The diagram above shows a broad view of the work that the Appointed Actuary is required to do from a Statutory perspective (including the Life Appointed Actuary’s pricing advice) and puts each part  of it into the three lines of defense framework.

In my view the Appointed Actuary’s statutory requirements fit into all three lines of defense, which makes it tricky to work out how to place the Appointed Actuary in the framework.

Within individual companies, Appointed Actuaries often fit into different parts of the management structure of risk and finance depending on which line of defense seems the most important.

And of course, there are many areas that Appointed Actuaries cover that aren’t formally part of the statutory requirements.

If you look at where I have put the different parts of the Appointed Actuary’s role, the most important, in my view, is the original responsibility; the calculation of policy liabilities and capital. That leads to the AA’s role as the adviser on the whole financial environment of insurers. It is an important role. The role is also increasingly shared with the Finance function. Within a Bank (without an Appointed Actuary) this role is played by various parts of the Finance function, with ultimate responsibility coming down to the CFO.

As APRA has added responsibilities to the Appointed Actuary (reviewing Risk Management framework and review of ICAAP), they have generally added third line responsibilities to the Appointed Actuary role. The key role, though, which is embodied in the Financial Condition Report, is the overview of the Financial Condition of the company.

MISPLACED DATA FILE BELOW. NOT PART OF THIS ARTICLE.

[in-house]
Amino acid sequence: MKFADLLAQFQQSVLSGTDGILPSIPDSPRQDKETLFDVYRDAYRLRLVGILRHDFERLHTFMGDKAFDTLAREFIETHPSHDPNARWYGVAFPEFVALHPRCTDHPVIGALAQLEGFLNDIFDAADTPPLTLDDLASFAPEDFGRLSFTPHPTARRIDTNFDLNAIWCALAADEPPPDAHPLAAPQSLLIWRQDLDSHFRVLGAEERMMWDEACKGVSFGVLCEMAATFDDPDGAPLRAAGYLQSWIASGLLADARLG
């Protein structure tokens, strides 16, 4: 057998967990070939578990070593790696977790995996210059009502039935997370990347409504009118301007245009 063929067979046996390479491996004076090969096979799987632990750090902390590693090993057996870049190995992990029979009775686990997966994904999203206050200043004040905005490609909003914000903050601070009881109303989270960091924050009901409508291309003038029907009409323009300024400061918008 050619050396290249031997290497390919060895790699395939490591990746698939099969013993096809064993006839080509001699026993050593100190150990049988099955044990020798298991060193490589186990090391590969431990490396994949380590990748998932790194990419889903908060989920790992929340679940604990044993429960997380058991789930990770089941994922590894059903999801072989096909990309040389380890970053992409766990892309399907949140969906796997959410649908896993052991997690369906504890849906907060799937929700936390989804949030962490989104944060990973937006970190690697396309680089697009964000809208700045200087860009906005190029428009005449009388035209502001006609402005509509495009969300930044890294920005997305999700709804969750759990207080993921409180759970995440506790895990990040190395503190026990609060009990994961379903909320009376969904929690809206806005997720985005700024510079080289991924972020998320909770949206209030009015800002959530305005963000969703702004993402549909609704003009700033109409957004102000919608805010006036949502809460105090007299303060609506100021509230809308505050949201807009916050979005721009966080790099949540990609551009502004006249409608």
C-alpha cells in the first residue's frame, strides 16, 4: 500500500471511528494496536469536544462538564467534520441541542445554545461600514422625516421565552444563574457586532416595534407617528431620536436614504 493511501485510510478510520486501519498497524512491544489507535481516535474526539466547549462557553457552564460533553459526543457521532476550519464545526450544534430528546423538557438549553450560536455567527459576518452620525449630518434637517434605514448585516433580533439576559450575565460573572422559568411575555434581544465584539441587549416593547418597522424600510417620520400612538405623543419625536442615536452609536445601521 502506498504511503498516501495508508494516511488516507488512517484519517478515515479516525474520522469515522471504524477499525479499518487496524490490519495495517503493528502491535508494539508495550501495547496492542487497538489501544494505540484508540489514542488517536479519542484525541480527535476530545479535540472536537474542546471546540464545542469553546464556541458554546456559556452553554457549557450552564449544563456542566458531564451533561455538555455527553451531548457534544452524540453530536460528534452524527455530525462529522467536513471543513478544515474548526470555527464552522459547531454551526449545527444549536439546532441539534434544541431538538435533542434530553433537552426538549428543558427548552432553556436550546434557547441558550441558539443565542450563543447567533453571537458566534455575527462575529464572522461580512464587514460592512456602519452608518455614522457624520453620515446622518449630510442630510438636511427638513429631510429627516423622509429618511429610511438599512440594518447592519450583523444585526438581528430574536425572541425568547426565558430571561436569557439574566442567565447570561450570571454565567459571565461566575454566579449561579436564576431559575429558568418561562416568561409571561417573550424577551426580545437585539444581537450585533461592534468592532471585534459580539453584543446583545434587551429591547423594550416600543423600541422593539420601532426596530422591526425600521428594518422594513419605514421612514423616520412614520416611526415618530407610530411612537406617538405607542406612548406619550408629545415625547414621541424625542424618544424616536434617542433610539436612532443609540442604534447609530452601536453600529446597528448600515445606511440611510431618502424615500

How should the AA and the CRO interact?

The CRO role, in APRA’s existing (insurance) and proposed (all regulated entities) standards, has been defined to very closely match the requirements for the second line of defense. The CRO is required to be involved in, and effectively challenge, activities and decisions that may materially affect the institutions’ risk profile. And the CRO is required to be independent from business lines and cannot be the CFO, AA, or Internal Auditor. The CRO and the AA clearly need to work closely together. In my view the roles above are most important in first and third line. While advice on pricing, assumptions and methodology are clearly important, monitoring the capital and financial position, and providing oversight of the risk management framework and key parts of it are crucial to the risk management of the company.

In order for the risk management framework to work effectively, the AA and the CRO will need to work closely together to define the boundaries and responsibilities with absolute clarity.